The oncologist reminded the blind man that the tumor would only grow larger if they waited 2 weeks, but the blind man remained adamant.

"Can you guarantee that I won't feel nauseated and half-dead from the chemo?" he asked.

"No, of course not," said the honest doctor.

"Well, now that's a problem. I want to feel good during my 82nd birthday party."

"It's up to you," said the doctor, "The chemo is not going to cure you, but the tumor is just going to grow bigger."

The blind man seemed to relax after he heard the words "not going to cure you."

During the physical exam, the blind man lay down on the bench without removing his green cloth bag. It was a curious omission, but it became clear after the doctor lifted the patient's shirt and pointed out how there was a tube emerging from the blind man's back, wrapping around the front and ingeniously hidden by a seam in the black trousers (mended by his wife). The tube emerged from the trousers and dove into the green cloth bag (created by his wife's female friend). Since the blind man could not urinate with the prostate cancer blocking the ureters, there was a tube implanted to drain the kidney, allowing the urine to emerge from a plastic pipe and draining into a plastic bag hidden by the innocuous green cloth. In my mind, the man was carrying an external "pee-bag" around.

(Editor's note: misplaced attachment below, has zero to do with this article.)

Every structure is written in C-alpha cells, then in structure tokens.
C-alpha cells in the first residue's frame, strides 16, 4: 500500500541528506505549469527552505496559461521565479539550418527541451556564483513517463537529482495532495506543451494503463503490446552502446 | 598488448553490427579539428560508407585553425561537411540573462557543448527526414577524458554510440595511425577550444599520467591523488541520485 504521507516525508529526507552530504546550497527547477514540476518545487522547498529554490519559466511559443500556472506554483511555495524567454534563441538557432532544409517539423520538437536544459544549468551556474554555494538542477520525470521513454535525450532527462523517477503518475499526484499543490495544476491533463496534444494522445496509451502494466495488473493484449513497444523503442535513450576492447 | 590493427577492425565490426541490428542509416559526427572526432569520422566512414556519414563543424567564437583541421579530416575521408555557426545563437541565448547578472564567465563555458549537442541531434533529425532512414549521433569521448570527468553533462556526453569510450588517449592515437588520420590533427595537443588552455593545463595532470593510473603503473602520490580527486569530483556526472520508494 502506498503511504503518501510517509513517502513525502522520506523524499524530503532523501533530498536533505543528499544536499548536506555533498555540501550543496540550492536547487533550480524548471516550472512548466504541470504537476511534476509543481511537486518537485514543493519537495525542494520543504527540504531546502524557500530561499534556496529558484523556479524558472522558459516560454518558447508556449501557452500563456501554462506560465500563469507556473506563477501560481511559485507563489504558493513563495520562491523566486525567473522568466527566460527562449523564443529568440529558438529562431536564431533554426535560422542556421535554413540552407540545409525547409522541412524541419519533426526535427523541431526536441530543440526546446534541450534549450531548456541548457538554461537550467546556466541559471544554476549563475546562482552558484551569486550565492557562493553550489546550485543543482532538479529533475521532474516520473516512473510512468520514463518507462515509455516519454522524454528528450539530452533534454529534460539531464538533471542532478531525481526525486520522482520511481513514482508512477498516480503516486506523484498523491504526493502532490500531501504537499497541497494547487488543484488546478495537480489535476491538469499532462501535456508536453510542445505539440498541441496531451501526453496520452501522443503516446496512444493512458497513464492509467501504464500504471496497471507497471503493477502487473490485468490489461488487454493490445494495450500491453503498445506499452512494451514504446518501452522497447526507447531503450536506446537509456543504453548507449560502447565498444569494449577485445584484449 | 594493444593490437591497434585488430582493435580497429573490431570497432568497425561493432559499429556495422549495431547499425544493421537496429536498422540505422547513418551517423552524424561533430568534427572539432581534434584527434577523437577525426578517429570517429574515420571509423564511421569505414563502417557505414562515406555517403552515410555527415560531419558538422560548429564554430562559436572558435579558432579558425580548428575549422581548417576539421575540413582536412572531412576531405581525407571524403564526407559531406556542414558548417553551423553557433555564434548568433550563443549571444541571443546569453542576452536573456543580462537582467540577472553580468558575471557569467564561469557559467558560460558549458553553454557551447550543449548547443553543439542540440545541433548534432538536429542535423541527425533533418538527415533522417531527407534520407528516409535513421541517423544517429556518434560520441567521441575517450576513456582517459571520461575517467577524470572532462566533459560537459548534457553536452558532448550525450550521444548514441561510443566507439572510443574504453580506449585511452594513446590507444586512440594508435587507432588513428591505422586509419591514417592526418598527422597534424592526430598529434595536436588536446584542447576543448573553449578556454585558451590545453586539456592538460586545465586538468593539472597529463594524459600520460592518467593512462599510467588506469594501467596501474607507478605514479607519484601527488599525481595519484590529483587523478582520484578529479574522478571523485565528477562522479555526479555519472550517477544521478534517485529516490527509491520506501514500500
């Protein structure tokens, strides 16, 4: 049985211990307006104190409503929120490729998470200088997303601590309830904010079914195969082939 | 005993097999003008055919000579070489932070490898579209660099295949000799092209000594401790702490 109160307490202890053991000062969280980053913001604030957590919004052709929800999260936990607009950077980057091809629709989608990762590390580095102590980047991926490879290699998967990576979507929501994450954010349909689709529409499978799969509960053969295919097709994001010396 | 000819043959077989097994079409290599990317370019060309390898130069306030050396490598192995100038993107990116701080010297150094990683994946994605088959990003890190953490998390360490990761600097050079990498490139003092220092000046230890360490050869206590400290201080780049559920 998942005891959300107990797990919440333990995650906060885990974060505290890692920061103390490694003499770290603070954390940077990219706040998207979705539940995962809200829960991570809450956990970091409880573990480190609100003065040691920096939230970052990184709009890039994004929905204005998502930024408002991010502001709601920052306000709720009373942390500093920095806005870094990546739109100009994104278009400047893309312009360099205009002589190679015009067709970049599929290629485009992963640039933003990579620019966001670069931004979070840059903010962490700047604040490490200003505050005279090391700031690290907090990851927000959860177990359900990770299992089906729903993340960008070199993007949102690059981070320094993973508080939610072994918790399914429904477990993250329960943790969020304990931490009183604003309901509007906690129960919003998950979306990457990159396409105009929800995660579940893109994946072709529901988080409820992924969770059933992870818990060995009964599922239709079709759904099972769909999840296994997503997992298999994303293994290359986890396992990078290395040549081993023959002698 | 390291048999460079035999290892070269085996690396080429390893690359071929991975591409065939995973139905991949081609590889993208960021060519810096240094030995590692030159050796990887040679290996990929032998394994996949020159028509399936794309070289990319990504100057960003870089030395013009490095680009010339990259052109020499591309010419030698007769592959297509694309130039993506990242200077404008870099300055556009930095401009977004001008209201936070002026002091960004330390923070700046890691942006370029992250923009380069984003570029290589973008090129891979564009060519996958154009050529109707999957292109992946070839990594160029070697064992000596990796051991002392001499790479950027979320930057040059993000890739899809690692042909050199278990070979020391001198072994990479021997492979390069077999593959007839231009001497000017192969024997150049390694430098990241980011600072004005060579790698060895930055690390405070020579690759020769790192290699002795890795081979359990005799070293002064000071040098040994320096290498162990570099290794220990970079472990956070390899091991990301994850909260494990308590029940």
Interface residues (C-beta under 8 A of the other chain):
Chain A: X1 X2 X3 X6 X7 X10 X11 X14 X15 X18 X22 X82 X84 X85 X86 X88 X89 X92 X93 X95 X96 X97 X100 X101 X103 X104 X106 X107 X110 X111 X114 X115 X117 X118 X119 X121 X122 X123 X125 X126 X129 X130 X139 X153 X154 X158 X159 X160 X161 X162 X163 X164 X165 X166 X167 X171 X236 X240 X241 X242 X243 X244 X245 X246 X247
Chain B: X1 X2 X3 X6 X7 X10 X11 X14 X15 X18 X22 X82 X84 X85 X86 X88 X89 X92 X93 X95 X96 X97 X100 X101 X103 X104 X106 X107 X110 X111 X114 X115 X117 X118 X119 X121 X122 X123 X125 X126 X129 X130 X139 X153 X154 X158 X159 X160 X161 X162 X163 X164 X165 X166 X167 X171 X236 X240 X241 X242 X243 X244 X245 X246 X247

Talking to the blind man, it was clear that he was well-educated and that he knew that his case was (in his words) "terminal." He looked forward to gathering his friends and family for his birthday, and he seemed so spirited, saddened, and strong. He proudly said that he would like to finish a manuscript before he dies, apparently he was a scholar in Asian-American studies, and I knew that he still looked forward to the future and had goals.

Somehow, when I am talking to elderly cancer patients, I feel like they have reached the delicate balance of acceptance and hope that continually escapes me.

Wednesday, October 17, 2007

Erasing Memories

No comments for now, but a very potent and vivid piece from CNN.com...

"She was worried about the lump and worried about the children who were worrying about her. She was, however, most worried about the anesthesia. "What if I don't wake up?" just wasn't a question I could answer sufficiently for her. Some people take no solace in statistics (that, for example, there are two or three deaths per 1 million patients anesthetized) — these patients are the medical cousins of the folks still crossing the country by train or bus rather than "risking the airplane." So I warned her that there might be a little pain and agreed to do her biopsy under a local anesthetic — but only if she would allow an anesthesiologist in the room, just in case.